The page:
Cecil Vivian Usborne

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Cecil Vivian Usborne
Born 17 May 1880
Died 31 January 1951 (1951-02-01) (aged 70)
Allegiance United Kingdom United Kingdom
Service/branch Naval Ensign of the United Kingdom.svg Royal Navy
Rank Vice-Admiral
Awards Companion of the Order of the Bath
Companion of the Order of St Michael and St George

Vice-Admiral Cecil Vivian Usborne, CB, CMG (17 May 1880 – 31 January 1951) was a high-ranking officer in the British Royal Navy. He served as the Director of Naval Intelligence between 1930 and 1932. His son Henry Usborne was a Member of Parliament 1945-59.[1]

Naval career

Usborne entered the navy as an Acting sub-lieutenant. He was confirmed in this rank in July 1899,[2] and promoted to lieutenant in January 1900.[3] He was further promoted to commander in July 1912,[4] and a captain before 1918. He became Deputy Director of Naval Ordnance in January 1919 and Deputy Director of Gunnery and Anti-Aircraft Warfare in August 1922.[5]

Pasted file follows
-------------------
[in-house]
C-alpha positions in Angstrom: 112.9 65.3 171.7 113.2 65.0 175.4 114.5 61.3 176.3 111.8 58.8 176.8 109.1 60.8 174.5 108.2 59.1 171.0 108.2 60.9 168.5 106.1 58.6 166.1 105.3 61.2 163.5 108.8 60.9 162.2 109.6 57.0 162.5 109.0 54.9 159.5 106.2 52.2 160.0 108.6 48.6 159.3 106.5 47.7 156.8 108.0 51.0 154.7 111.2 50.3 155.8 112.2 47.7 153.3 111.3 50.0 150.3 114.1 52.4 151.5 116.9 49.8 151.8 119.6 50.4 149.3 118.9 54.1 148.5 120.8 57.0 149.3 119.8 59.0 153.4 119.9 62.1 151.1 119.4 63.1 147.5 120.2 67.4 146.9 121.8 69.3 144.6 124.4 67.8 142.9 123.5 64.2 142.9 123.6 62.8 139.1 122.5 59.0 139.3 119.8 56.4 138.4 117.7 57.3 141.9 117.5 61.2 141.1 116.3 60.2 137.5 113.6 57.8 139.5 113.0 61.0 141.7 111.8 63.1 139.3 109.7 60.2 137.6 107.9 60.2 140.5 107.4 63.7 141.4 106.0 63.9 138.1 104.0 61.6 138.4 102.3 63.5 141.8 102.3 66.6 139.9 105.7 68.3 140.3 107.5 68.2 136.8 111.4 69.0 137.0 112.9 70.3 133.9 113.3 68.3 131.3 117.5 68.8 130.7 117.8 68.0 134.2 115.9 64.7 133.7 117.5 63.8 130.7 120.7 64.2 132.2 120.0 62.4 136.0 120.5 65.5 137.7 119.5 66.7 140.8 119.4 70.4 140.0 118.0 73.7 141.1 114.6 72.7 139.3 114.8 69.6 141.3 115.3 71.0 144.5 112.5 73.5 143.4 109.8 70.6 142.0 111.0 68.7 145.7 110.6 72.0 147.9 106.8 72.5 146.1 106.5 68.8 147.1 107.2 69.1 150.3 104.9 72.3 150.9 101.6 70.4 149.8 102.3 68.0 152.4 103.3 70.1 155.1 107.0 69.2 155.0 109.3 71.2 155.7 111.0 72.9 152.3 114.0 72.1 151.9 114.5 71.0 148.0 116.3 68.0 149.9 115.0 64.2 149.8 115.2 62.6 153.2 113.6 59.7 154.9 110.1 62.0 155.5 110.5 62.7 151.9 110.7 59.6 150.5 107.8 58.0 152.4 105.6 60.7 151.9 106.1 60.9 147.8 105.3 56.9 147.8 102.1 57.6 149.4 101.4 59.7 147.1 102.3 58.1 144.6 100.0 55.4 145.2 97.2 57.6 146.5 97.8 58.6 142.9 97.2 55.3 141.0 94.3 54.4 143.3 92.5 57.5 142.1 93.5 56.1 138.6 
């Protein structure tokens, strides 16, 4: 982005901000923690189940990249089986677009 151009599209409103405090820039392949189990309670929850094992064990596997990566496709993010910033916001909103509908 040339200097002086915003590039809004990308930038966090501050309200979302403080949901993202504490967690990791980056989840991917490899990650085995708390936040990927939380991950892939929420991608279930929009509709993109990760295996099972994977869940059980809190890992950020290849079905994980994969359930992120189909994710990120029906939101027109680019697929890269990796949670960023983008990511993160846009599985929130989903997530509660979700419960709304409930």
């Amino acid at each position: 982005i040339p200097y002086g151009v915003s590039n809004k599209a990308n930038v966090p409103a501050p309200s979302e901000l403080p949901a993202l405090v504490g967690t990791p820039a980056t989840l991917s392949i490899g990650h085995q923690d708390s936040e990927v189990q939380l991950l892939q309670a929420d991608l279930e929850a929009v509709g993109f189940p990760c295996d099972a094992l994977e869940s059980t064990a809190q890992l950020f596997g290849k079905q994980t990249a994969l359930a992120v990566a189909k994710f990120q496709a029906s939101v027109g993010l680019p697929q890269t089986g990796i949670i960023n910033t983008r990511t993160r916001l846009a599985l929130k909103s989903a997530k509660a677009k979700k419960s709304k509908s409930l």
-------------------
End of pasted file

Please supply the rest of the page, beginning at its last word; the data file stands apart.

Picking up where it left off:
In April 1928 he was appointed a Naval Aide de Camp to the King[6] and promoted to rear-admiral.[7] He served as the Director of Naval Intelligence between 1930 and 1932.[5] Promotion to vice-admiral came in January 1933.[8]

He was brought back into the Navy during the Second World War as Naval Adviser to the First Sea Lord to develop anti-U-boat weapons. As his assistant he employed Edward Terrell who had developed Plastic Armour.

Usborne was also Captain of the Tactical School, Portsmouth.[1]

Honours

After service during the First World War, he was appointed a Commander of the Greek Order of the Redeemer by Alexander, King of the Hellenes in April 1918,[9] a Companion of the Order of St Michael and St George (CMG) by King George V in June 1918,[10] and an Officer of the French Légion d′honneur in May 1919.[11] In June 1930 he was appointed a Companion of the Order of the Bath (CB)[12]

References

Bibliography
  • Terrell, Edward (1958). Admiralty brief: the story of inventions that contributed to victory in the Battle of the Atlantic. Harrap. 
Military offices
Preceded by
Barry Domvile
Director of Naval Intelligence
1930–1932
Succeeded by
Gerald Dickens